Sunday, August 10, 2008

BBC NEWS | Europe | Fear, anger, confusion in Tbilisi

BBC NEWS | Europe | Fear, anger, confusion in Tbilisi:
'People like his [Asshole In Charge Saakashvili's] strong statements and most are on his side now, even opposition supporters,' said Ana, a child psychologist.

'This is hell, it's a disaster, but we have to fight to the end because Russia must be taught a lesson that it cannot act like this in the 21st Century - even if we all have to die.'
Remind me not to send my child to this child psychologist. She's INSANE!
"Many people can't understand why the West failed to protect us," said Sandro, a student in Tbilisi.
Protect you? They should shoot you for being stupid, as in expecting such an outcome.

10 comments:

jj mollo said...

Maybe we're all insane then. Don't you think Americans would act the same way if our territory were invaded? It's not the actual encroachment, but always the fear of what will happen next. If the Russians were to take one small island in Alaska, what would we do? It would be like them to do it, just to see how we would react. Testing, always testing. It's the Soviet Way.

Let me assure you that we have plans for everything we think they might try to do. Some things will provoke escalated hostilities. Putin doesn't care now. He's reaping a lot of personal popularity right now. Maybe his polls were slipping.

You should here the things that Russians, even Russian-Americans, are saying on talk radio. They are foaming at the mouth about disrespect. Talk about crazy.

I think Bush's response has be firm but measured. Considering that Georgia is not part of NATO, we sent the Russians a message that we would not defend Georgia. By sending Condi Rice to Tbilisi we are sending another sort of message. The world is a nasty place. We are walking the razor's edge with Russia -- only grownups need apply.

Steve said...

Yes, but there's a big difference between the Russians taking a US island in the Aleutians vs. what's been going on in and around Georgia. Maybe a better example would be the rocks that Russia and Japan squabble over, the Kuril islands, except that there are not squabbling people there.

There was an interesting discussion the other day on the News Hour with Dimitri Simes and Richard Holbrooke, in which Simes noted that there are no good guys anywhere in this mess, and Holbrooke (about whom I've always had (and continue to have) a very good impression) was surprisingly (to me) down on the Russians.

I certainly don't think there are any good guys on the scene. My interpretation, though, is that Saakashvili is among the worst, that filthy nationalism is being employed for political gain, and that the status quo was worth preserving. It was worth preserving because it was better than what was forseeably likely to have resulted from the criminally stupid and hot-headed action initiated by Saakashvili.

I wonder what message it was that Saakashvili received that led him to think it was smart to precipitate this thing? Was it from McCain's lobbyist campaign guy? I don't know, JJ, but if ever there was a fly spec of a chance that I'd vote for McCain, it's been wiped clean.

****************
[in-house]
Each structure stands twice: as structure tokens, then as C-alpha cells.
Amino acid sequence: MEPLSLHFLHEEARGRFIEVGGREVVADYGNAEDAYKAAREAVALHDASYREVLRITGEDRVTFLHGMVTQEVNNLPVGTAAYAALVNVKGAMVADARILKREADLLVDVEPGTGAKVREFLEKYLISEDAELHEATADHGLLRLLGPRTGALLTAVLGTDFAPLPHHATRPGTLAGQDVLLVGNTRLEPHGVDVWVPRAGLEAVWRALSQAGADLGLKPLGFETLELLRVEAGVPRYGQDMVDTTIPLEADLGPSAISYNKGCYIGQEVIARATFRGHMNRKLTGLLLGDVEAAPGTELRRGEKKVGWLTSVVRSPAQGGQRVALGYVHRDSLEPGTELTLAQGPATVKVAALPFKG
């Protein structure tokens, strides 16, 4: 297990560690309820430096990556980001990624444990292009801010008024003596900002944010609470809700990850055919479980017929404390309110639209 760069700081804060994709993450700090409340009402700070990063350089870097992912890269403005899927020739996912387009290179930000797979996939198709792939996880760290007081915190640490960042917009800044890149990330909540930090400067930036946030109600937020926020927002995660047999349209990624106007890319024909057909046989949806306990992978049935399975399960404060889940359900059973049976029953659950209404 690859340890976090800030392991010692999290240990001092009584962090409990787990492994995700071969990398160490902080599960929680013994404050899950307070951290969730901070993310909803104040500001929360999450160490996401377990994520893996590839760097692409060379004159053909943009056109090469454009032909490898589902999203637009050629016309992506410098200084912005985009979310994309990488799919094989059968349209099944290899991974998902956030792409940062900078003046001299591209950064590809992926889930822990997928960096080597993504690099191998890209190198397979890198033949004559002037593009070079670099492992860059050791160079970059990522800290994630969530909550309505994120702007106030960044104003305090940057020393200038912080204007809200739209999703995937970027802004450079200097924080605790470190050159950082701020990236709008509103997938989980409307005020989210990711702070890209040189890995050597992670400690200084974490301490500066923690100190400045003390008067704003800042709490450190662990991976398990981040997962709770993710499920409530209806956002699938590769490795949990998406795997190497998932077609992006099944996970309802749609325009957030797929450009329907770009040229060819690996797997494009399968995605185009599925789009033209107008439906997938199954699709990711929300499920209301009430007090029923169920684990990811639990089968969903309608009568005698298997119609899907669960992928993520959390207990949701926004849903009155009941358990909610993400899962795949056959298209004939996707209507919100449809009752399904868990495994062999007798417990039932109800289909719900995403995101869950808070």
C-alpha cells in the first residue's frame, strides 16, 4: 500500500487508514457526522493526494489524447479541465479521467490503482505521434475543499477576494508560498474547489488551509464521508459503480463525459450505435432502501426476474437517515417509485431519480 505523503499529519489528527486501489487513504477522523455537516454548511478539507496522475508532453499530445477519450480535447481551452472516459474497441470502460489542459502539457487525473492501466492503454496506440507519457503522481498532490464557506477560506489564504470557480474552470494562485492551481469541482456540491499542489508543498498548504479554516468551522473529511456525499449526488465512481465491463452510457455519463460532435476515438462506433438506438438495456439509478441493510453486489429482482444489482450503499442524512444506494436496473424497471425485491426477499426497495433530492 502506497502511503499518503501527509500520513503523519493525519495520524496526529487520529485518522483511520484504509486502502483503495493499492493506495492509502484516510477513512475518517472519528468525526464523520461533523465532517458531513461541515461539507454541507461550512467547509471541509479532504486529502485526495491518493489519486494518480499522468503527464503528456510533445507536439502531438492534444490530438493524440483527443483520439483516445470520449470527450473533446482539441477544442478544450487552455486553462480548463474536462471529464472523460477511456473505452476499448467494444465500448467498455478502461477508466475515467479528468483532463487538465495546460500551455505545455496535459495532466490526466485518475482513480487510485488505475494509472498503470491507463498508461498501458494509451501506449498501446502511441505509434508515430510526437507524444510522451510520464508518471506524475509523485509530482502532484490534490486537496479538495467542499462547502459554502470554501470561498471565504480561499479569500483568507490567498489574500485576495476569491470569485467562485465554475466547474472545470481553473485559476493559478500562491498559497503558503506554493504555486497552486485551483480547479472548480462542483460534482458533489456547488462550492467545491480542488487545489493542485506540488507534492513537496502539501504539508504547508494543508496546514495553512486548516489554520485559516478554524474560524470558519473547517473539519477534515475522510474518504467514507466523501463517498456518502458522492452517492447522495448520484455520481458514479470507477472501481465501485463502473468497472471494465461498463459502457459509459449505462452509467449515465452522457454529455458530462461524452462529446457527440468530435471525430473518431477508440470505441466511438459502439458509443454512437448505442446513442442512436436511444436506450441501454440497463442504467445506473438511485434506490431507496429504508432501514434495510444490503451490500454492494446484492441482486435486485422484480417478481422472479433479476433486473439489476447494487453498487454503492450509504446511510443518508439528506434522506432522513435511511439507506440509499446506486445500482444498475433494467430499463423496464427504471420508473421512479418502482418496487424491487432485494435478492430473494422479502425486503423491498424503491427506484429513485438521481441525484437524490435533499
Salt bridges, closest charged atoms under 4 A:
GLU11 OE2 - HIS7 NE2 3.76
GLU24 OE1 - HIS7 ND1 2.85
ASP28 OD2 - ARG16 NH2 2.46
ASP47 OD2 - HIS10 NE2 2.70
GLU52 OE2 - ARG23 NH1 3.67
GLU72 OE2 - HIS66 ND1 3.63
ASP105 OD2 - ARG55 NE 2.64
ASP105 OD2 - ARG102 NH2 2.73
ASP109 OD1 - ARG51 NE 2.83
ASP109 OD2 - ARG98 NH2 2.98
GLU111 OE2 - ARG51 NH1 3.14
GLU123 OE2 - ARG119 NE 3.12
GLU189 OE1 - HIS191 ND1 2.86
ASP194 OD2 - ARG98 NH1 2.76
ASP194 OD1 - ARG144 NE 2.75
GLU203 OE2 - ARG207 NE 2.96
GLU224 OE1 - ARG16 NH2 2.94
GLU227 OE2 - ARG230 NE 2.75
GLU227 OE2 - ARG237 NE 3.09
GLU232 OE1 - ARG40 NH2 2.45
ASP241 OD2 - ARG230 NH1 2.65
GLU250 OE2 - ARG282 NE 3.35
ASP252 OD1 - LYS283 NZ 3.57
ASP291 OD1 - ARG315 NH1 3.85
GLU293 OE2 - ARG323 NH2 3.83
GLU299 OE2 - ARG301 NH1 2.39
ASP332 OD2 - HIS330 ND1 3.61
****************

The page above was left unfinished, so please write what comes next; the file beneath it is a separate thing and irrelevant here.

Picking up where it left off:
As for all of us being crazy, sometimes it sure seems that way, doesn't it?

jj mollo said...

Here's a good Left vs. Right vlog of the geopolitical perspectives. Having lived through the Cold War, I'm definitely inclined to see the Russians as the bad guys. I'm with McCain on this. When he looked into Putin's eyes, he said, he could see the letters "KGB". That was a slam on Bush who was originally disposed to see Putin as a productive partner. It might have been injudicious from a statesman's point of view, but it was exactly correct, and necessary when seen as the first effort to raise the alarm against impending aggression. Once again, McCain was prophetic.

I have been observing Putin as he steadily dismantles one democratic institution after another. He will brook no opposition. He kills people who annoy him. He has changed the constitutional makeup of Russia by eliminating independent sources of power, such as independent authority in the provinces and elected governors. He has eliminated legitimate public opponents by sending his thugs to physically harass them and intimidate their followers. Gary Kasparov, despite his widespread support and a place in the hearts of all Russians, was injured several times while trying to campaign. Putin has encouraged, even inflamed, lunatic Russian nationalism. He loosed the cyberdogs on one of the Balkan states because they removed a statue of a Russian soldier from a town square. These states are supposed to be independent. He has promoted a self-serving propaganda machine to support his cyberkrieg.

I, for one, do not believe for a second that Saakashvili had any culpability or even any choice in this deal. Everything has been arranged by Putin. Judging from the size of the invasion, it was planned for months, perhaps years.